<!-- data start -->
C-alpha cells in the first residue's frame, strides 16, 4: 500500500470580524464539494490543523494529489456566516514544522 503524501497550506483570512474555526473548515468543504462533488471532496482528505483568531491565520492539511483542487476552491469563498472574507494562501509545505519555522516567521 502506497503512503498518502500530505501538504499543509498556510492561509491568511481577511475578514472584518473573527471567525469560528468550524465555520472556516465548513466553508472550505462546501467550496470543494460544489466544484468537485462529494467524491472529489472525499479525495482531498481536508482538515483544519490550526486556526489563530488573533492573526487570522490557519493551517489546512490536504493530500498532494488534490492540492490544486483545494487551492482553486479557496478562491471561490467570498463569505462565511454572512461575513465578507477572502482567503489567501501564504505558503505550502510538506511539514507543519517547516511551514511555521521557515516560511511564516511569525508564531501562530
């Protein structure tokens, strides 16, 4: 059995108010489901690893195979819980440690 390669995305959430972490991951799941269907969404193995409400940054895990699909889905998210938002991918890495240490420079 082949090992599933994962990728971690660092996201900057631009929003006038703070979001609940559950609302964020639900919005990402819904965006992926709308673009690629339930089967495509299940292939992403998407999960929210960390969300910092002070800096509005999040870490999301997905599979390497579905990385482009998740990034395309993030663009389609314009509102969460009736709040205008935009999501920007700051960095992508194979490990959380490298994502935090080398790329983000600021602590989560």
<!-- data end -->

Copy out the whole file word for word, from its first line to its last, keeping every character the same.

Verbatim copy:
C-alpha cells in the first residue's frame, strides 16, 4: 500500500470580524464539494490543523494529489456566516514544522 503524501497550506483570512474555526473548515468543504462533488471532496482528505483568531491565520492539511483542487476552491469563498472574507494562501509545505519555522516567521 502506497503512503498518502500530505501538504499543509498556510492561509491568511481577511475578514472584518473573527471567525469560528468550524465555520472556516465548513466553508472550505462546501467550496470543494460544489466544484468537485462529494467524491472529489472525499479525495482531498481536508482538515483544519490550526486556526489563530488573533492573526487570522490557519493551517489546512490536504493530500498532494488534490492540492490544486483545494487551492482553486479557496478562491471561490467570498463569505462565511454572512461575513465578507477572502482567503489567501501564504505558503505550502510538506511539514507543519517547516511551514511555521521557515516560511511564516511569525508564531501562530
């Protein structure tokens, strides 16, 4: 059995108010489901690893195979819980440690 390669995305959430972490991951799941269907969404193995409400940054895990699909889905998210938002991918890495240490420079 082949090992599933994962990728971690660092996201900057631009929003006038703070979001609940559950609302964020639900919005990402819904965006992926709308673009690629339930089967495509299940292939992403998407999960929210960390969300910092002070800096509005999040870490999301997905599979390497579905990385482009998740990034395309993030663009389609314009509102969460009736709040205008935009999501920007700051960095992508194979490990959380490298994502935090080398790329983000600021602590989560």